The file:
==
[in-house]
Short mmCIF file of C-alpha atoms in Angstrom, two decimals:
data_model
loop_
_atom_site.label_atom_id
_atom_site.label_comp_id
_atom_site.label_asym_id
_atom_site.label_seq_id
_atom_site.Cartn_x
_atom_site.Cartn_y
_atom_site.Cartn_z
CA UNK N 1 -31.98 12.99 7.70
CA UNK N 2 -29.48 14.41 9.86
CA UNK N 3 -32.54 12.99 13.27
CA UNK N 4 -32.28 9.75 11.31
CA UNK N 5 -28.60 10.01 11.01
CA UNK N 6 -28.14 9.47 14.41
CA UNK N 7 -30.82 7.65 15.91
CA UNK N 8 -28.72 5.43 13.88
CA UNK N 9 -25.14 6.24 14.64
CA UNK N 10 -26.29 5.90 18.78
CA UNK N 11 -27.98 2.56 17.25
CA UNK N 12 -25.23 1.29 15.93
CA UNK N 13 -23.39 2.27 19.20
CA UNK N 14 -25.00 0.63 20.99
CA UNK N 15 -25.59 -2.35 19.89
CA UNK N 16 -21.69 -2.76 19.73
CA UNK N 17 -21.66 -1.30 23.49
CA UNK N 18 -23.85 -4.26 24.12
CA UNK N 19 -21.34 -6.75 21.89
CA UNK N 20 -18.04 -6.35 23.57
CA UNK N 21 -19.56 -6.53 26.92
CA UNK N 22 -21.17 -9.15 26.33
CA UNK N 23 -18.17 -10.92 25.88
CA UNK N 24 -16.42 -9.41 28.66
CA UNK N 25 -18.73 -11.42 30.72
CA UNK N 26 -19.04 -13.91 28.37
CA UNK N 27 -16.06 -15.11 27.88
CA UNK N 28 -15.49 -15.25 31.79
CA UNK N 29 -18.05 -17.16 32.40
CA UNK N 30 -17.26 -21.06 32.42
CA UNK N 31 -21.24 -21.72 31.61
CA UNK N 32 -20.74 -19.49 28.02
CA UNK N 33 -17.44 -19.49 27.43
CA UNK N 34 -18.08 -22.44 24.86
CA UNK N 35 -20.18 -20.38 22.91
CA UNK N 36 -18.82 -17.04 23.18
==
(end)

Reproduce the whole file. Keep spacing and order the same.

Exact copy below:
[in-house]
Short mmCIF file of C-alpha atoms in Angstrom, two decimals:
data_model
loop_
_atom_site.label_atom_id
_atom_site.label_comp_id
_atom_site.label_asym_id
_atom_site.label_seq_id
_atom_site.Cartn_x
_atom_site.Cartn_y
_atom_site.Cartn_z
CA UNK N 1 -31.98 12.99 7.70
CA UNK N 2 -29.48 14.41 9.86
CA UNK N 3 -32.54 12.99 13.27
CA UNK N 4 -32.28 9.75 11.31
CA UNK N 5 -28.60 10.01 11.01
CA UNK N 6 -28.14 9.47 14.41
CA UNK N 7 -30.82 7.65 15.91
CA UNK N 8 -28.72 5.43 13.88
CA UNK N 9 -25.14 6.24 14.64
CA UNK N 10 -26.29 5.90 18.78
CA UNK N 11 -27.98 2.56 17.25
CA UNK N 12 -25.23 1.29 15.93
CA UNK N 13 -23.39 2.27 19.20
CA UNK N 14 -25.00 0.63 20.99
CA UNK N 15 -25.59 -2.35 19.89
CA UNK N 16 -21.69 -2.76 19.73
CA UNK N 17 -21.66 -1.30 23.49
CA UNK N 18 -23.85 -4.26 24.12
CA UNK N 19 -21.34 -6.75 21.89
CA UNK N 20 -18.04 -6.35 23.57
CA UNK N 21 -19.56 -6.53 26.92
CA UNK N 22 -21.17 -9.15 26.33
CA UNK N 23 -18.17 -10.92 25.88
CA UNK N 24 -16.42 -9.41 28.66
CA UNK N 25 -18.73 -11.42 30.72
CA UNK N 26 -19.04 -13.91 28.37
CA UNK N 27 -16.06 -15.11 27.88
CA UNK N 28 -15.49 -15.25 31.79
CA UNK N 29 -18.05 -17.16 32.40
CA UNK N 30 -17.26 -21.06 32.42
CA UNK N 31 -21.24 -21.72 31.61
CA UNK N 32 -20.74 -19.49 28.02
CA UNK N 33 -17.44 -19.49 27.43
CA UNK N 34 -18.08 -22.44 24.86
CA UNK N 35 -20.18 -20.38 22.91
CA UNK N 36 -18.82 -17.04 23.18